- After students have been assigned, or have selected and printed, a speech for presentation, scaffold the design process for students by sharing the Glance Media Speech Analysis Guide. Sharing examples and definitions of literary terms as necessary, use the handout to review figurative language, metaphor, analogy, and symbolism, as instances of these devices are often good places to start for slide design. If you choose, use the ReadWriteThink slide show to provide a review of literary elements.
- Students should complete the Speech Analysis Guide for the next session.
- Discuss questions students have from their completed Speech Analysis Guides.
- Take the opportunity to solicit examples of imagery from various student speeches and discuss ways students can illustrate particular lines or key ideas.
- Continue to refer students back to the ideas from the online article. Review the ways in which figurative language makes "word pictures," helping students see how they can use these figurative phrases to come up with visuals for their speech. For example, if students were analyzing King's "I Have a Dream" speech for presentation, they could make use of his extended metaphor of coming to Washington to "cash a check," perhaps with a visual of a voided check to drive home the point that America went back on its promise to African Americans. Here you can emphasize the "Make it visual" lesson from the article.
- This is also a good time to discuss the importance of the overall tone and feel of the speech. A serious speech should not be illustrated with silly images, even if the picture relates to the content of the speech.
- Collect and review this assignment to make sure students have a good grasp of the speech they are planning to present.
- Return the Speech Analysis Guides collected in the previous session, along with any appropriate feedback for students.
- Inform students that they are now prepared to create a presentation to accompany the speech they analyzed.
- Provide students access to sites such as the Public Domain Image Gallery and Creative Commons Images to help them find appropriate images for their presentations. Summarize the key principles from the NCTE Position Statement on Fair Use for Media Literacy Education to make sure students are using images appropriately in their presentations.
- At an appropriate time after students have had some experience applying the design principles, facilitate a conversation with students about how their presentations will be evaluated, using the Slide Design Evaluation Rubric as an organizer.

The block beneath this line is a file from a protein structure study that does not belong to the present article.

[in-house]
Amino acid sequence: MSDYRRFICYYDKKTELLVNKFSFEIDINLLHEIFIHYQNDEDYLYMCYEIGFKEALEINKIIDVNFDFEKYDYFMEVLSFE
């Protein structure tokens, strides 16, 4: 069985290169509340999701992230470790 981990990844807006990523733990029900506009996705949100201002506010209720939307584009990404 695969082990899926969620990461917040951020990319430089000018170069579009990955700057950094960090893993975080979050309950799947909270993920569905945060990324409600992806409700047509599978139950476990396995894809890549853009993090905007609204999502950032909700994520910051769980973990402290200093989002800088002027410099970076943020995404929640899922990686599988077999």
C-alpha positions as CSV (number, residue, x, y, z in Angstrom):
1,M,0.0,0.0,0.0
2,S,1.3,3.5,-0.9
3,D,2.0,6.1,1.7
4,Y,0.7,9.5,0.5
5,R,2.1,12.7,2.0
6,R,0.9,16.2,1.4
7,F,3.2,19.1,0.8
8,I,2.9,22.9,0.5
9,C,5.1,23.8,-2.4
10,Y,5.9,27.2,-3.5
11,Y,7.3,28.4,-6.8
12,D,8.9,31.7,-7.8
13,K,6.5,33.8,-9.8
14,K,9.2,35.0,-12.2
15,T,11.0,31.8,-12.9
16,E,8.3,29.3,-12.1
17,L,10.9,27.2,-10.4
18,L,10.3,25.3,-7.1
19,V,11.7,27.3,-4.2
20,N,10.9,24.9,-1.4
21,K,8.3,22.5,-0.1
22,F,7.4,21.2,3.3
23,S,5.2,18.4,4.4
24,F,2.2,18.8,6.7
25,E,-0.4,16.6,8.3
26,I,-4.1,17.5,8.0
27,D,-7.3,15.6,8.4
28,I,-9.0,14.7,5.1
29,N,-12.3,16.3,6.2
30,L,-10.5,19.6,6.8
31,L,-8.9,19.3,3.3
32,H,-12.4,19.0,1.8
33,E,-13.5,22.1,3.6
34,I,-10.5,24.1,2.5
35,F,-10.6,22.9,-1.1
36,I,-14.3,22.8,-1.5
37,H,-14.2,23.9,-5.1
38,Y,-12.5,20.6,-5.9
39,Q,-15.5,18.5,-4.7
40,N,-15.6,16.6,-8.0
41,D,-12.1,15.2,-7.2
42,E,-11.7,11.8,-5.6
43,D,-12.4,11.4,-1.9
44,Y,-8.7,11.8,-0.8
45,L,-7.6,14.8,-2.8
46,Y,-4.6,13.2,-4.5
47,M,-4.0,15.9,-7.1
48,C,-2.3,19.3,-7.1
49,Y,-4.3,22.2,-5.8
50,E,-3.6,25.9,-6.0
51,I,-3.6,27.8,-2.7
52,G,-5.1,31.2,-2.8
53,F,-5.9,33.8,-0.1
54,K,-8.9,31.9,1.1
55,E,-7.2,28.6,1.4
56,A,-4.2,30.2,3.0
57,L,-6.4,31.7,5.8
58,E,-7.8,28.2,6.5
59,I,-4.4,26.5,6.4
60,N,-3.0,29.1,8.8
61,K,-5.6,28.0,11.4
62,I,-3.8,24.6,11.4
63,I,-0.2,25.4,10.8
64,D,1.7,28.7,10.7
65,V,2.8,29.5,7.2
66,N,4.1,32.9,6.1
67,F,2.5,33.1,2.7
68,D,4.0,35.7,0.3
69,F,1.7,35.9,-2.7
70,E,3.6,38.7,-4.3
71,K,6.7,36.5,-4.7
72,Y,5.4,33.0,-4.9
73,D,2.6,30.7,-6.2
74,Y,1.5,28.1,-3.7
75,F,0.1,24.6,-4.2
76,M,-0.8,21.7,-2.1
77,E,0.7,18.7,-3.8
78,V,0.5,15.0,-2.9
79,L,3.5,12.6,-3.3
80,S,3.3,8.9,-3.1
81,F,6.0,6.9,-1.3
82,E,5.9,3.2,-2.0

- Have students start by individually brainstorming the rubric descriptions that would distinguish excellent and satisfactory work from work that needs improvement. Remind them to refer to the eight lessons as they work individually.
- Then have students pair up and compare their ideas before bringing the entire class together to create the final rubric you will use to evaluate their work.
- Compile the class results into a final rubric. Give students copies of this rubric to self assess before they present their speeches and slides.
- The amount of time in and out of class students will need to create their presentations will vary depending on the speeches chosen and the learning readiness of the students. Add additional sessions for slide creation as necessary.
- After students have created their slide presentations, have them provide reflection and explanation for each slide in the notes field. In this annotation, students should discuss what main point is being made at that point in the speech and how the combination of text, images, and spacing serve to communicate or emphasize that message from the speech. Students should also make specific reference to how the principles from the Learning Slide Design from an IKEA Billboard online article are influencing their work. If necessary, students should revise their slide to match the message at that moment in the speech.
- Students should share their presentations with the class in this session. As each student presents, have the rest of the class provide feedback to their peers using a completed Slide Design Evaluation Rubric.
- If possible, give students time to make revisions based on feedback from their peers prior to submitting the completed presentation for evaluation.
- After students become comfortable with application of design principles based on glance media theory, they can apply the principles to an original speech or topical presentation.
- Enrich the multimodal aspect of the assignment by asking students to record their speech or presentation as a soundtrack, incorporating appropriate sound effects and music to enhance the message.
Student Assessment / Reflections
- Use the completed Slide Design Evaluation Rubric to provide feedback to students.
- Ask students to reflect on how their presentation differs as a result of the instruction in the lesson. Have students create an alternate version of one of their slides to illustrate how they might have completed the task before.